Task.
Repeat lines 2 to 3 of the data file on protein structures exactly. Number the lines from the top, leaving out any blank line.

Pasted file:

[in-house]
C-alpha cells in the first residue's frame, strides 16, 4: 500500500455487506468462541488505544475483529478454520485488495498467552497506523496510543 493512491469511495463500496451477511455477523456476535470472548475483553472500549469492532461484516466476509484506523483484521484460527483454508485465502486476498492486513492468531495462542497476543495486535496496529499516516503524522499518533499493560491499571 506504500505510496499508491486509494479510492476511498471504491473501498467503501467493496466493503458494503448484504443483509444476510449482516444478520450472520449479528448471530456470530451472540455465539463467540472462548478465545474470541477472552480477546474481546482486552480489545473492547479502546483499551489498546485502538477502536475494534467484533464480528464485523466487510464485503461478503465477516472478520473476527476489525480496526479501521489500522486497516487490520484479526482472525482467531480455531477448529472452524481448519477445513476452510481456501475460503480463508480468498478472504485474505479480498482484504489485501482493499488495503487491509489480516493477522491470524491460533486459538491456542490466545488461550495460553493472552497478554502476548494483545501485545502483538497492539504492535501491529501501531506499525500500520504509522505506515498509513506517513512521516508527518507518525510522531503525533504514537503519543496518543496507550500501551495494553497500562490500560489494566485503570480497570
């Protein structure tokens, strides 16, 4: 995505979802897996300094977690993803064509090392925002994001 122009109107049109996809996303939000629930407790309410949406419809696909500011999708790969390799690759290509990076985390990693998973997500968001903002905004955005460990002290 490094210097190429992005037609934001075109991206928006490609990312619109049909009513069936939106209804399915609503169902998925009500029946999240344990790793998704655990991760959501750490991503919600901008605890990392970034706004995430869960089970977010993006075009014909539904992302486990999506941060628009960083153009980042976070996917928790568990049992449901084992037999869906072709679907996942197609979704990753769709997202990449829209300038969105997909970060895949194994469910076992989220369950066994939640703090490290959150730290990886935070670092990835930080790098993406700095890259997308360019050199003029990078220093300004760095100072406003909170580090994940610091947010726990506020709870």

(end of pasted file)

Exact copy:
C-alpha cells in the first residue's frame, strides 16, 4: 500500500455487506468462541488505544475483529478454520485488495498467552497506523496510543 493512491469511495463500496451477511455477523456476535470472548475483553472500549469492532461484516466476509484506523483484521484460527483454508485465502486476498492486513492468531495462542497476543495486535496496529499516516503524522499518533499493560491499571 506504500505510496499508491486509494479510492476511498471504491473501498467503501467493496466493503458494503448484504443483509444476510449482516444478520450472520449479528448471530456470530451472540455465539463467540472462548478465545474470541477472552480477546474481546482486552480489545473492547479502546483499551489498546485502538477502536475494534467484533464480528464485523466487510464485503461478503465477516472478520473476527476489525480496526479501521489500522486497516487490520484479526482472525482467531480455531477448529472452524481448519477445513476452510481456501475460503480463508480468498478472504485474505479480498482484504489485501482493499488495503487491509489480516493477522491470524491460533486459538491456542490466545488461550495460553493472552497478554502476548494483545501485545502483538497492539504492535501491529501501531506499525500500520504509522505506515498509513506517513512521516508527518507518525510522531503525533504514537503519543496518543496507550500501551495494553497500562490500560489494566485503570480497570
């Protein structure tokens, strides 16, 4: 995505979802897996300094977690993803064509090392925002994001 122009109107049109996809996303939000629930407790309410949406419809696909500011999708790969390799690759290509990076985390990693998973997500968001903002905004955005460990002290 490094210097190429992005037609934001075109991206928006490609990312619109049909009513069936939106209804399915609503169902998925009500029946999240344990790793998704655990991760959501750490991503919600901008605890990392970034706004995430869960089970977010993006075009014909539904992302486990999506941060628009960083153009980042976070996917928790568990049992449901084992037999869906072709679907996942197609979704990753769709997202990449829209300038969105997909970060895949194994469910076992989220369950066994939640703090490290959150730290990886935070670092990835930080790098993406700095890259997308360019050199003029990078220093300004760095100072406003909170580090994940610091947010726990506020709870």